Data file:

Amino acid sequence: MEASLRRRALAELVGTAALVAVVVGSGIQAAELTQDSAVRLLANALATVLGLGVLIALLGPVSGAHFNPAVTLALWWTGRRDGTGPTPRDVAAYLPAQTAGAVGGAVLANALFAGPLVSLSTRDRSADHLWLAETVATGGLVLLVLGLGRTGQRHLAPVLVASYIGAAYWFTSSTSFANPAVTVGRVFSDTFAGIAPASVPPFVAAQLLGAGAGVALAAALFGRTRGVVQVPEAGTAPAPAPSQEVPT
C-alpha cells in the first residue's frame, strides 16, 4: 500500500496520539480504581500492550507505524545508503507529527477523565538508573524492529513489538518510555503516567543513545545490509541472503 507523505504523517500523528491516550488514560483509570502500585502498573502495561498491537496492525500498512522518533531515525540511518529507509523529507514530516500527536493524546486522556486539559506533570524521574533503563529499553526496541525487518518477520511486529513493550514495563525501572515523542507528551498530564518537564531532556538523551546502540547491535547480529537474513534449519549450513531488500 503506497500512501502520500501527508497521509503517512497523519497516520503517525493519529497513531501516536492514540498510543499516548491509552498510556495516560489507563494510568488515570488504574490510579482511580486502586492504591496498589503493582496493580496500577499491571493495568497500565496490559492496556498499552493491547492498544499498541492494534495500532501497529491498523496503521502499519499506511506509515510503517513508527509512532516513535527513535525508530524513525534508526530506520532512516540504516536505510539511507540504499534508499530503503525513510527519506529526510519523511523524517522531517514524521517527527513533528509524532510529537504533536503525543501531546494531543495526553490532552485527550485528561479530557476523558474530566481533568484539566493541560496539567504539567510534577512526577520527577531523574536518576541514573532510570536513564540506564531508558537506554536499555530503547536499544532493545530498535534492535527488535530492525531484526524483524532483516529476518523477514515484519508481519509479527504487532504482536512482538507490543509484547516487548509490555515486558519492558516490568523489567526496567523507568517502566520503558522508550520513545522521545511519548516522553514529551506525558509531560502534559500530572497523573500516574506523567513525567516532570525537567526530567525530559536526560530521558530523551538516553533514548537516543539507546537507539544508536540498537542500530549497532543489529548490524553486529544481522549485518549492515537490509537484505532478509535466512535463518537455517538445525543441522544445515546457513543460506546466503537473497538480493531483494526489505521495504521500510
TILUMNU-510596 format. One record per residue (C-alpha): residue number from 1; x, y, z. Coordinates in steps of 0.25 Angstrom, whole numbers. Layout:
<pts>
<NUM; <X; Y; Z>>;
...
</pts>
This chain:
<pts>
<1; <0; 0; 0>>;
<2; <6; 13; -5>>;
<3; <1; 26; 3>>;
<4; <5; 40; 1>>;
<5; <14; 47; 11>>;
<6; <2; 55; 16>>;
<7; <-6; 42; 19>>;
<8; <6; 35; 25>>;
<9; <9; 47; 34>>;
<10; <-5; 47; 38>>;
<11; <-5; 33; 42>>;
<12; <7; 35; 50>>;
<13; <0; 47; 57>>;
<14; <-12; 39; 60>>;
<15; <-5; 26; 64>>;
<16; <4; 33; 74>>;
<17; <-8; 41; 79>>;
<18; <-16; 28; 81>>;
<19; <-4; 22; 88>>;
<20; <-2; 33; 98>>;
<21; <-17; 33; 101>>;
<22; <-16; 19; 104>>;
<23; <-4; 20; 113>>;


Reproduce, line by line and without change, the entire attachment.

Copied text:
Amino acid sequence: MEASLRRRALAELVGTAALVAVVVGSGIQAAELTQDSAVRLLANALATVLGLGVLIALLGPVSGAHFNPAVTLALWWTGRRDGTGPTPRDVAAYLPAQTAGAVGGAVLANALFAGPLVSLSTRDRSADHLWLAETVATGGLVLLVLGLGRTGQRHLAPVLVASYIGAAYWFTSSTSFANPAVTVGRVFSDTFAGIAPASVPPFVAAQLLGAGAGVALAAALFGRTRGVVQVPEAGTAPAPAPSQEVPT
C-alpha cells in the first residue's frame, strides 16, 4: 500500500496520539480504581500492550507505524545508503507529527477523565538508573524492529513489538518510555503516567543513545545490509541472503 507523505504523517500523528491516550488514560483509570502500585502498573502495561498491537496492525500498512522518533531515525540511518529507509523529507514530516500527536493524546486522556486539559506533570524521574533503563529499553526496541525487518518477520511486529513493550514495563525501572515523542507528551498530564518537564531532556538523551546502540547491535547480529537474513534449519549450513531488500 503506497500512501502520500501527508497521509503517512497523519497516520503517525493519529497513531501516536492514540498510543499516548491509552498510556495516560489507563494510568488515570488504574490510579482511580486502586492504591496498589503493582496493580496500577499491571493495568497500565496490559492496556498499552493491547492498544499498541492494534495500532501497529491498523496503521502499519499506511506509515510503517513508527509512532516513535527513535525508530524513525534508526530506520532512516540504516536505510539511507540504499534508499530503503525513510527519506529526510519523511523524517522531517514524521517527527513533528509524532510529537504533536503525543501531546494531543495526553490532552485527550485528561479530557476523558474530566481533568484539566493541560496539567504539567510534577512526577520527577531523574536518576541514573532510570536513564540506564531508558537506554536499555530503547536499544532493545530498535534492535527488535530492525531484526524483524532483516529476518523477514515484519508481519509479527504487532504482536512482538507490543509484547516487548509490555515486558519492558516490568523489567526496567523507568517502566520503558522508550520513545522521545511519548516522553514529551506525558509531560502534559500530572497523573500516574506523567513525567516532570525537567526530567525530559536526560530521558530523551538516553533514548537516543539507546537507539544508536540498537542500530549497532543489529548490524553486529544481522549485518549492515537490509537484505532478509535466512535463518537455517538445525543441522544445515546457513543460506546466503537473497538480493531483494526489505521495504521500510
TILUMNU-510596 format. One record per residue (C-alpha): residue number from 1; x, y, z. Coordinates in steps of 0.25 Angstrom, whole numbers. Layout:
<pts>
<NUM; <X; Y; Z>>;
...
</pts>
This chain:
<pts>
<1; <0; 0; 0>>;
<2; <6; 13; -5>>;
<3; <1; 26; 3>>;
<4; <5; 40; 1>>;
<5; <14; 47; 11>>;
<6; <2; 55; 16>>;
<7; <-6; 42; 19>>;
<8; <6; 35; 25>>;
<9; <9; 47; 34>>;
<10; <-5; 47; 38>>;
<11; <-5; 33; 42>>;
<12; <7; 35; 50>>;
<13; <0; 47; 57>>;
<14; <-12; 39; 60>>;
<15; <-5; 26; 64>>;
<16; <4; 33; 74>>;
<17; <-8; 41; 79>>;
<18; <-16; 28; 81>>;
<19; <-4; 22; 88>>;
<20; <-2; 33; 98>>;
<21; <-17; 33; 101>>;
<22; <-16; 19; 104>>;
<23; <-4; 20; 113>>;